It’s worth asking: If the dip in Scott’s popularity is real, is it because he’s embraced being with Trump in the final days? Remember, he had been keeping his distance for most of this 2018 season…
If Scott loses, we will look back on the last 10 days and ask: Why did he forego all the effort to distance himself from Trump and party to campaign with Trump twice in the last 10 days?
Despite a rough overall political environment for the GOP, we still have detected quiet confidence from Republican strategists and pollsters. And if you experienced 2016, it’s hard not be confident that 2018 could be 2016 all over again — or close to it.
But also don’t forget what happened in Virginia and Alabama in 2017, or the special elections of 2017-2018.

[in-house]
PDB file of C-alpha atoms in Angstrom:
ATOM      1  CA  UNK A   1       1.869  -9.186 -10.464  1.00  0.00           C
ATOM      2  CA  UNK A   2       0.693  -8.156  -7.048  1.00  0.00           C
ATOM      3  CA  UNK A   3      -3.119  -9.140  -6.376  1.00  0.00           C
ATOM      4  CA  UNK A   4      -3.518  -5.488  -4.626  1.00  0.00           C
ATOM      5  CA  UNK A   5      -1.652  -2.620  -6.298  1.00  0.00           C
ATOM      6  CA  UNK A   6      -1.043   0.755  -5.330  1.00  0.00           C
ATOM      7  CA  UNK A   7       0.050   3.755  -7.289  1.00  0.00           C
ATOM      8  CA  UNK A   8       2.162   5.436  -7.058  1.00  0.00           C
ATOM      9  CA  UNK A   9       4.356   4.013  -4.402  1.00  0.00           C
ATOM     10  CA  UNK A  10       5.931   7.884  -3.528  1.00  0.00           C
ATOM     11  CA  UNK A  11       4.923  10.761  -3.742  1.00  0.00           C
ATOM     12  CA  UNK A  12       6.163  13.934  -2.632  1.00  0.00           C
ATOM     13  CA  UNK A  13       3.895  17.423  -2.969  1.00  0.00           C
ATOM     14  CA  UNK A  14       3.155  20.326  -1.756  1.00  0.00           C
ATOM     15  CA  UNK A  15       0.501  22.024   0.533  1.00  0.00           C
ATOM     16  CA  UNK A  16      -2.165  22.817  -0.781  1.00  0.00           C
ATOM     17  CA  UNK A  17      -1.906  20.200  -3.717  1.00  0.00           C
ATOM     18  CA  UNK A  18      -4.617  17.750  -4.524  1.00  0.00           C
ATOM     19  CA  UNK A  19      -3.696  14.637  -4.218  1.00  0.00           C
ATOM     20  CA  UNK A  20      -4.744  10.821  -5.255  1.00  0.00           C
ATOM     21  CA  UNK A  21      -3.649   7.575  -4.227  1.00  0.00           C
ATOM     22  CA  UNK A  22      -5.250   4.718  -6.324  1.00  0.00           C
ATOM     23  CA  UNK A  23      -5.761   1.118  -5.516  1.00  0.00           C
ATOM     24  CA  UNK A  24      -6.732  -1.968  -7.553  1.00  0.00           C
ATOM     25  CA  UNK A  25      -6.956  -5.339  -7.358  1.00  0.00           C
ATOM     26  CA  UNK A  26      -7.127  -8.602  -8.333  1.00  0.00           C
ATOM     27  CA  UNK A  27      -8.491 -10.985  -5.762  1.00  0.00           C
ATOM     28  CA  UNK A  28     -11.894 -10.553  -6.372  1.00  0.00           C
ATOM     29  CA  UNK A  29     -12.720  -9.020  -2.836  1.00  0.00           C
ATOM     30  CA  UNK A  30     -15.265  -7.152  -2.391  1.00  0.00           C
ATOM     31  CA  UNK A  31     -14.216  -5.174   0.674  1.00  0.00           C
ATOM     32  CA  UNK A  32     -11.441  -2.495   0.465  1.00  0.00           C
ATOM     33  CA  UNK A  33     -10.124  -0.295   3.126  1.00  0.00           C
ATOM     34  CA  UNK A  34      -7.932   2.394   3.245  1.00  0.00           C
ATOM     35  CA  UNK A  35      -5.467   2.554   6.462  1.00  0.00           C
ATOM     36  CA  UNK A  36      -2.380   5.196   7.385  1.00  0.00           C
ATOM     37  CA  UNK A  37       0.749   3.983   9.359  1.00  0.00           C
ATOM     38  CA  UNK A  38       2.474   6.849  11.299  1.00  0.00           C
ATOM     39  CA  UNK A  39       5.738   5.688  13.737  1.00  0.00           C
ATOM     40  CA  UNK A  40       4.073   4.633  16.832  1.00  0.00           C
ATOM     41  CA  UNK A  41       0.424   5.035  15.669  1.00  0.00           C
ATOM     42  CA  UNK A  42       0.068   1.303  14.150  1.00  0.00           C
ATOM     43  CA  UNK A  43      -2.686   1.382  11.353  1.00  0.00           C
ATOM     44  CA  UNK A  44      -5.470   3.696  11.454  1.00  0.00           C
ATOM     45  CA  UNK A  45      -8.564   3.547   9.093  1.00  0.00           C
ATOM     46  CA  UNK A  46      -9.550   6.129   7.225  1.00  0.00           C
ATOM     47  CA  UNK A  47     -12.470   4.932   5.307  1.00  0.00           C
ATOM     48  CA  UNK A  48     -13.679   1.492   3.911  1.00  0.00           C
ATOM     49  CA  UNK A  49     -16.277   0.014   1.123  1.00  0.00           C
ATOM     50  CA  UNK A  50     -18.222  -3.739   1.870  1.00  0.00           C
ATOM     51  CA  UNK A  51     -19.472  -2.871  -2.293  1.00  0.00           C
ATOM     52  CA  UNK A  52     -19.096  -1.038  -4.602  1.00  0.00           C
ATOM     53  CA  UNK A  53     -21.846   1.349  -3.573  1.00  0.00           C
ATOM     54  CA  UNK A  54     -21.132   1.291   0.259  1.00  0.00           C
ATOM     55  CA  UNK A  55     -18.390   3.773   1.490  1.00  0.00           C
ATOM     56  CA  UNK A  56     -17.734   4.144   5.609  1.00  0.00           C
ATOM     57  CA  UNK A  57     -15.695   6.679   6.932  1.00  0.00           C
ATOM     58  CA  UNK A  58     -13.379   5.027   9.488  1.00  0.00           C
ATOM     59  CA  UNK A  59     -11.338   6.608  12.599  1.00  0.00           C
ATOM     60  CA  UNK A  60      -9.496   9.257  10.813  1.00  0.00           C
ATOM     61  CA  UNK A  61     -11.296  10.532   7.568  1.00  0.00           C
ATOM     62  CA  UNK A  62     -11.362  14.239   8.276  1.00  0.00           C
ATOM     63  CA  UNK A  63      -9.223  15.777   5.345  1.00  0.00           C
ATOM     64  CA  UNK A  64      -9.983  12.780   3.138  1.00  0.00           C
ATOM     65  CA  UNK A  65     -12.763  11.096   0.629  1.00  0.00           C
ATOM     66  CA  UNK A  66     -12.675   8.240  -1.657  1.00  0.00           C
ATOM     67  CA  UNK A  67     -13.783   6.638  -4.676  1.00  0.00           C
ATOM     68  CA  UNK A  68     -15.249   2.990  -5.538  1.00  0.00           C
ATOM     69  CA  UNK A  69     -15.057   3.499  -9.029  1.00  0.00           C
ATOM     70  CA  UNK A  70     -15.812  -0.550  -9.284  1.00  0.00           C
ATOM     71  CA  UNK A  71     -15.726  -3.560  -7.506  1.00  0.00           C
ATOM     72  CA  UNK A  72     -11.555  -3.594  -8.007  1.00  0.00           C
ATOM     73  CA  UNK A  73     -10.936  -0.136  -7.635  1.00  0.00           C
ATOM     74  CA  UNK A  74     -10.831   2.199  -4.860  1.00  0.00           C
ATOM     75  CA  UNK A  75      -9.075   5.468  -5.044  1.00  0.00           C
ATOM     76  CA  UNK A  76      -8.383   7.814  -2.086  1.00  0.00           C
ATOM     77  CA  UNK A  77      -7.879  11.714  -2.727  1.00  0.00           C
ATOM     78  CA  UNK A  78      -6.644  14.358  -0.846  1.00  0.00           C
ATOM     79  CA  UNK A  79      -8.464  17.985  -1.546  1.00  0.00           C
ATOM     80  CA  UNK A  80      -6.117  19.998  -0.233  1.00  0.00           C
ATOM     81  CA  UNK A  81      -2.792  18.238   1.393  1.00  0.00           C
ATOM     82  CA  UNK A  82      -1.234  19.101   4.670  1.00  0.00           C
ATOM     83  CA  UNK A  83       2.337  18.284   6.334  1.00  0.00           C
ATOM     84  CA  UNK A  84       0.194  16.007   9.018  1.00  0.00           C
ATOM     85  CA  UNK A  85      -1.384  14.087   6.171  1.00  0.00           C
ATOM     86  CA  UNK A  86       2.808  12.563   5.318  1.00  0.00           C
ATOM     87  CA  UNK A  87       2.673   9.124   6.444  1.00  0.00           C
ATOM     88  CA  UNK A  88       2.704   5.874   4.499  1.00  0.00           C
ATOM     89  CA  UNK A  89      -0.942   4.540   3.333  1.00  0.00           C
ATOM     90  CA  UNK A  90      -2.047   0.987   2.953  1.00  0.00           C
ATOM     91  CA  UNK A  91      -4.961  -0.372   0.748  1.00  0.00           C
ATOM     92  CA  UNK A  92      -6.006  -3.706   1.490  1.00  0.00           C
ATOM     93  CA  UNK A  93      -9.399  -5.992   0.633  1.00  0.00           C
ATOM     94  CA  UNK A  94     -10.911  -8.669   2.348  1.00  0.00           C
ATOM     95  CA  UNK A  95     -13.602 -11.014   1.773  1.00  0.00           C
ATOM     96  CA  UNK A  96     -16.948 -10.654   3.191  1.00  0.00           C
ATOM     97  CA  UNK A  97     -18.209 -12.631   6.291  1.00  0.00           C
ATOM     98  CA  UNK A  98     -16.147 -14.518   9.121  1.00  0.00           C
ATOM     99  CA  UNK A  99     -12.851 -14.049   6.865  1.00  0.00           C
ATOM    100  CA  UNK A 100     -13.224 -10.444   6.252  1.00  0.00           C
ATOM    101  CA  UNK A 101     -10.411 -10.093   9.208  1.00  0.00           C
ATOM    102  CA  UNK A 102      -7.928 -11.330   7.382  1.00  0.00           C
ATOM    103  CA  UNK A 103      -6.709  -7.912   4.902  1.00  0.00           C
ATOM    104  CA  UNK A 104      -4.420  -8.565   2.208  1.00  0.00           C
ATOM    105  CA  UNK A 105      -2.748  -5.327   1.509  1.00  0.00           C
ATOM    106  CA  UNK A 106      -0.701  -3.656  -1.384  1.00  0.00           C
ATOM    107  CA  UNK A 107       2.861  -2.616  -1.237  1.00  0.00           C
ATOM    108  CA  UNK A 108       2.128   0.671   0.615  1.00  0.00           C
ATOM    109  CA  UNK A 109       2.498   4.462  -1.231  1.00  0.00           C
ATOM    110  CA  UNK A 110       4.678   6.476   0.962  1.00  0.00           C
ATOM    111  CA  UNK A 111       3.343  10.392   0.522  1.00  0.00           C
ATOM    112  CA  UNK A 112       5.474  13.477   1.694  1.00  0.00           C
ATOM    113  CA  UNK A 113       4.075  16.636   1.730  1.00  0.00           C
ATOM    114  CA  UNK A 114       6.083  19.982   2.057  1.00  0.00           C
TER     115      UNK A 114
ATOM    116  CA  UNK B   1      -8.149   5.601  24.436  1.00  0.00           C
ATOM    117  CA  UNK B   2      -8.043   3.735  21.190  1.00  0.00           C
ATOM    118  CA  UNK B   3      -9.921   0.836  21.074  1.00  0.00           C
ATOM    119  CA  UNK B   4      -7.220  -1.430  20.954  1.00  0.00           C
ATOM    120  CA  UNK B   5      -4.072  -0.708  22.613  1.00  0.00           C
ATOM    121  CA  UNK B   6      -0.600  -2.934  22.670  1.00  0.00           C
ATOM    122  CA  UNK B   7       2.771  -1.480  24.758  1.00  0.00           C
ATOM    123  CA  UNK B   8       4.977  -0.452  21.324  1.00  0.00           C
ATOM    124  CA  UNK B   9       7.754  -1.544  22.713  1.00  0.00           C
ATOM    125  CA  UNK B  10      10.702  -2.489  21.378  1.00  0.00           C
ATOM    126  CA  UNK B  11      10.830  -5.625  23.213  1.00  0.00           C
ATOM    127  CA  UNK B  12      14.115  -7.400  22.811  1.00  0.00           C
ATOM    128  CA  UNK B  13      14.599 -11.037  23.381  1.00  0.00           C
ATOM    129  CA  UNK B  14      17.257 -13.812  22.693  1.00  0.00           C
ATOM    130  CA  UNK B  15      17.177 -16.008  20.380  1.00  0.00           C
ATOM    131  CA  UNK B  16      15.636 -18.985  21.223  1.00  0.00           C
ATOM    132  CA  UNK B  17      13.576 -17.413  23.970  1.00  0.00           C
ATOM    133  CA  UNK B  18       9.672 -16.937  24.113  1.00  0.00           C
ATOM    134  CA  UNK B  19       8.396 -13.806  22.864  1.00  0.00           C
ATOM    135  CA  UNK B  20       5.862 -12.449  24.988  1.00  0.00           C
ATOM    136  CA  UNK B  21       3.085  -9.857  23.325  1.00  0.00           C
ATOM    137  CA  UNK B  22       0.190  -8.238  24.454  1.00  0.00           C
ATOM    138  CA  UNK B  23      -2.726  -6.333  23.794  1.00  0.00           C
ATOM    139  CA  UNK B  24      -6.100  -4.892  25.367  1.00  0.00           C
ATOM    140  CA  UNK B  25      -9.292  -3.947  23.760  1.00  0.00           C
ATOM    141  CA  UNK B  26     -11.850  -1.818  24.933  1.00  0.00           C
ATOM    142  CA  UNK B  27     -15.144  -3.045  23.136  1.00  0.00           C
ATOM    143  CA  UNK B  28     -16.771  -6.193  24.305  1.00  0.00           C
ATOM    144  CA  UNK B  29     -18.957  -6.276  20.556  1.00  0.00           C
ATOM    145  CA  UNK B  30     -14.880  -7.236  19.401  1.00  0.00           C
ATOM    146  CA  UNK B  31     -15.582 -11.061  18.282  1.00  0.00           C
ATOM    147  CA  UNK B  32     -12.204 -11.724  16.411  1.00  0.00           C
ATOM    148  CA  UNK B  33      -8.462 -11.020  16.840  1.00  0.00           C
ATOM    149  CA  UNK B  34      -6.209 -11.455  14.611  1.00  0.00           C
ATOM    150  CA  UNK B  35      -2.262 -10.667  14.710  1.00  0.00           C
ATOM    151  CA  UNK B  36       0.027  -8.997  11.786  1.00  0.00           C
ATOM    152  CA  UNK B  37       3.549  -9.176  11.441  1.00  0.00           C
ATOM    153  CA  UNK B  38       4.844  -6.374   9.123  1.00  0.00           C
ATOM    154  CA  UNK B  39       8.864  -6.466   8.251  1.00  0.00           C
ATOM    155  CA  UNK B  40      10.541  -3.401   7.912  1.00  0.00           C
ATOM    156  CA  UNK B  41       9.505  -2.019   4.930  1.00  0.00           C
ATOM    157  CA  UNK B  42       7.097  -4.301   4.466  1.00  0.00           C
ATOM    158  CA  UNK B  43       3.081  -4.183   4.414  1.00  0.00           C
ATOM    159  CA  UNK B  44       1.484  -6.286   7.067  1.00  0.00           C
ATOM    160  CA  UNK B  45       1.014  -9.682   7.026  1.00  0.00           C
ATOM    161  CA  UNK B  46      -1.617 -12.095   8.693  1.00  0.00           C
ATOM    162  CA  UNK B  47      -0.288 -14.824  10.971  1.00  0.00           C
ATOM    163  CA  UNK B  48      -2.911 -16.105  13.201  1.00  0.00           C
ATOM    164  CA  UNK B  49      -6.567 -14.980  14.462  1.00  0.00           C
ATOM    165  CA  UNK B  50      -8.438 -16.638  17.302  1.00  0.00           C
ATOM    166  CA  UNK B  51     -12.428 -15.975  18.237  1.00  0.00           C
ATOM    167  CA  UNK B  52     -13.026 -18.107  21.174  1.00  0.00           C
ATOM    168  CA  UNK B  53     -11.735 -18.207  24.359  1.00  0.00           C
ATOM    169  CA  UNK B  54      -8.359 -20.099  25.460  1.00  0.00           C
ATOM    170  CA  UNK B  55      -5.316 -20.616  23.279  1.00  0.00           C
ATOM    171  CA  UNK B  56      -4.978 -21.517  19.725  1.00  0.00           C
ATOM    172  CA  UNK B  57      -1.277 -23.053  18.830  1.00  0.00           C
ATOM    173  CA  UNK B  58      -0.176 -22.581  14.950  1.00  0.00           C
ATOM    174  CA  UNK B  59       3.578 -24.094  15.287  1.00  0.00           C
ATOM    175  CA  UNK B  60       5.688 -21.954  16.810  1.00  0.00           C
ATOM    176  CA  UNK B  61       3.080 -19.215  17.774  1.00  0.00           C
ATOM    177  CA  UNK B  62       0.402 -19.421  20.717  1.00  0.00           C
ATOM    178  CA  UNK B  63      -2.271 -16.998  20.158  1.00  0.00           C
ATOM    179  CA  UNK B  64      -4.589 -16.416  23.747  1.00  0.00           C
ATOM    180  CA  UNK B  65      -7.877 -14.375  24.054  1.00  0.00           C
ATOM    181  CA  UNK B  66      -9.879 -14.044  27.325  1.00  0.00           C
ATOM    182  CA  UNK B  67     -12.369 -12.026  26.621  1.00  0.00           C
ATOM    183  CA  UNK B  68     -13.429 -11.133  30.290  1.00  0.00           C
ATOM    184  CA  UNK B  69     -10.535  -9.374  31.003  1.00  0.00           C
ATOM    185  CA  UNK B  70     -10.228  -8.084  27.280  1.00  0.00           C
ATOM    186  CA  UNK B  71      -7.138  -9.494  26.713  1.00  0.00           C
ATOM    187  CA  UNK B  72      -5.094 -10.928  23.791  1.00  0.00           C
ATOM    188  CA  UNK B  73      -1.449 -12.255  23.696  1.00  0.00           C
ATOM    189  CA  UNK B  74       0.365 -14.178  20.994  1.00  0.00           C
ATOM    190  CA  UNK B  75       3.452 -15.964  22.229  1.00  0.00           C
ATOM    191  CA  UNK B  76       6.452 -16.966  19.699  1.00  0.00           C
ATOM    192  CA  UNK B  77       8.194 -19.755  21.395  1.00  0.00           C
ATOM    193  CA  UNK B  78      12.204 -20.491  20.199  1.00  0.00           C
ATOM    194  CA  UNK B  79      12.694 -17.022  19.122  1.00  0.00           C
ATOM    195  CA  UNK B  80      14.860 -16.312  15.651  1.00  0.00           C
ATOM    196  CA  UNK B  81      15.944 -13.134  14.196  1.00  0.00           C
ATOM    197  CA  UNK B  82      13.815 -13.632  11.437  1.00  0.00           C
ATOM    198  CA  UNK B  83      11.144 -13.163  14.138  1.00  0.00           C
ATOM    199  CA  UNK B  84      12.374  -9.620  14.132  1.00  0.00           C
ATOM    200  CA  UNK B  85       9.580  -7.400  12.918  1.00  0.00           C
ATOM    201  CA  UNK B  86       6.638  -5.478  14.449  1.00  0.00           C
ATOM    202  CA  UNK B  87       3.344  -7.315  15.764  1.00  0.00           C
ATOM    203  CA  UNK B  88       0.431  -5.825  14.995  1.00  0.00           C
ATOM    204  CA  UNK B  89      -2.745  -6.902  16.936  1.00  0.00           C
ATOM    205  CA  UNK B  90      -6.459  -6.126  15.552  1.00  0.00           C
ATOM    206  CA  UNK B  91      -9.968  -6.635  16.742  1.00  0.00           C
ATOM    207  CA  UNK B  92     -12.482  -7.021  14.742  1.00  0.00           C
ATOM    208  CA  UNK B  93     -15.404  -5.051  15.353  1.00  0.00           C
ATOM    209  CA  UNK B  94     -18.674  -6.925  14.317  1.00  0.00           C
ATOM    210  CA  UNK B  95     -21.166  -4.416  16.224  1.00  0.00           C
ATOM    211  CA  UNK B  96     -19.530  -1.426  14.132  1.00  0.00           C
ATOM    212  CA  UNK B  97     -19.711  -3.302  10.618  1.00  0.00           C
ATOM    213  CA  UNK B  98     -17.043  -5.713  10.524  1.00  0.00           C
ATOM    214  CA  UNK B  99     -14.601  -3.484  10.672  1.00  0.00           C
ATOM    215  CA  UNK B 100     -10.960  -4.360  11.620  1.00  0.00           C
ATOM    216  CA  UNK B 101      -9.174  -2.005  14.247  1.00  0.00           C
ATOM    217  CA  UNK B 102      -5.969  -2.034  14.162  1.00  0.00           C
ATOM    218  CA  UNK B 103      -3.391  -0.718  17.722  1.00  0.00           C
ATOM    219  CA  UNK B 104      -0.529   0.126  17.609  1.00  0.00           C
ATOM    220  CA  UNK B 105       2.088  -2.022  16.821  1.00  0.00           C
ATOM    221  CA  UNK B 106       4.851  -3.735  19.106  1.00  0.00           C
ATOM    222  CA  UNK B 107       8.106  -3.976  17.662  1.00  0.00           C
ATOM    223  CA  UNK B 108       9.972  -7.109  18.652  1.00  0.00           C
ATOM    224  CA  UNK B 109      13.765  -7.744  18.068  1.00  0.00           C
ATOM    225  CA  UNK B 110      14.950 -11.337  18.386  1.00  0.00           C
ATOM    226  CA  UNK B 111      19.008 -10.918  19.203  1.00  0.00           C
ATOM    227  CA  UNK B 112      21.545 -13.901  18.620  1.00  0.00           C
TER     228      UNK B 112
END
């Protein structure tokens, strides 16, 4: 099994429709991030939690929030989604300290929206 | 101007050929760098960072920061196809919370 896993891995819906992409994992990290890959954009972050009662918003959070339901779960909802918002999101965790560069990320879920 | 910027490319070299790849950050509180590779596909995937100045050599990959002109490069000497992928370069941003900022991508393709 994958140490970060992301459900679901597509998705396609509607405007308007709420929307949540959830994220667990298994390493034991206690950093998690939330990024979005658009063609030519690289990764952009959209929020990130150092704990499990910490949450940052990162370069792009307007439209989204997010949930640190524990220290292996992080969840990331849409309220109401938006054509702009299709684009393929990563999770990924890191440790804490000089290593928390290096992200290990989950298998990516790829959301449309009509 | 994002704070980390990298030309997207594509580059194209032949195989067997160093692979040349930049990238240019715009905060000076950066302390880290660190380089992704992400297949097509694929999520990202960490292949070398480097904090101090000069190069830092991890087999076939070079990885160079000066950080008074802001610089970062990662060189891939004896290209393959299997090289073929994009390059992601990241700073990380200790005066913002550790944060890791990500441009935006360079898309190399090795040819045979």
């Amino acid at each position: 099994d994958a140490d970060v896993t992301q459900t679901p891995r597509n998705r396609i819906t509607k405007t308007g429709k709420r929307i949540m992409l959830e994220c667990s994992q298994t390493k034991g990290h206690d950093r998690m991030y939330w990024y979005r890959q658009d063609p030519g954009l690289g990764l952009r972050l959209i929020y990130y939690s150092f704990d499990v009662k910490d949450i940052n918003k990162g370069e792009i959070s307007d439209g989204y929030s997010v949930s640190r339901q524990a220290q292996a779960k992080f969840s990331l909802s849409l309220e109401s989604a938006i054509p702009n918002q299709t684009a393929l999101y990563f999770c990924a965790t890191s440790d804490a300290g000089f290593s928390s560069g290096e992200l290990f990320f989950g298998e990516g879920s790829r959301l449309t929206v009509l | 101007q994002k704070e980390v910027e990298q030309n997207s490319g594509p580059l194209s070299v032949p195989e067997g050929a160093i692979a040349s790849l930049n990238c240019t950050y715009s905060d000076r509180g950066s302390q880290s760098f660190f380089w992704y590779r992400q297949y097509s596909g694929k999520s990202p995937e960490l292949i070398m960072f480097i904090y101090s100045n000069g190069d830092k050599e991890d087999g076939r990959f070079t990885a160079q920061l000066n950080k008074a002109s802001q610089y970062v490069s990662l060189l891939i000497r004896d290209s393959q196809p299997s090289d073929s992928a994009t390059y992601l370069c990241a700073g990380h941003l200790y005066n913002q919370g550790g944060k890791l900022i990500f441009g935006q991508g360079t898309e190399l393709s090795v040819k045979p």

“Georgia Secretary of State Brian Kemp, the Republican candidate for governor, said Sunday that he was investigating the state Democratic Party for an attempted hack of the voter registration system — a claim met with a swift response from Democrats charging him with a shameless "political stunt" two days before Election Day,” per NBC News.
“Kemp, who is in a neck-and-neck race with Stacey Abrams, alleged that the state Democratic Party made a ‘failed attempt to hack the state's voter registration system’ and announced that his office was opening an investigation into the party. Kemp said his office alerted the Department of Homeland Security and the FBI, but he offered no evidence to back up his allegation.”
It’s one of the inherent conflicts of interest when a sitting secretary of state — heading up elections in a state — runs for higher office in that same state…
Chuck Todd is moderator of "Meet The Press" and NBC News' political director.
Mark Murray is a senior political editor at NBC News.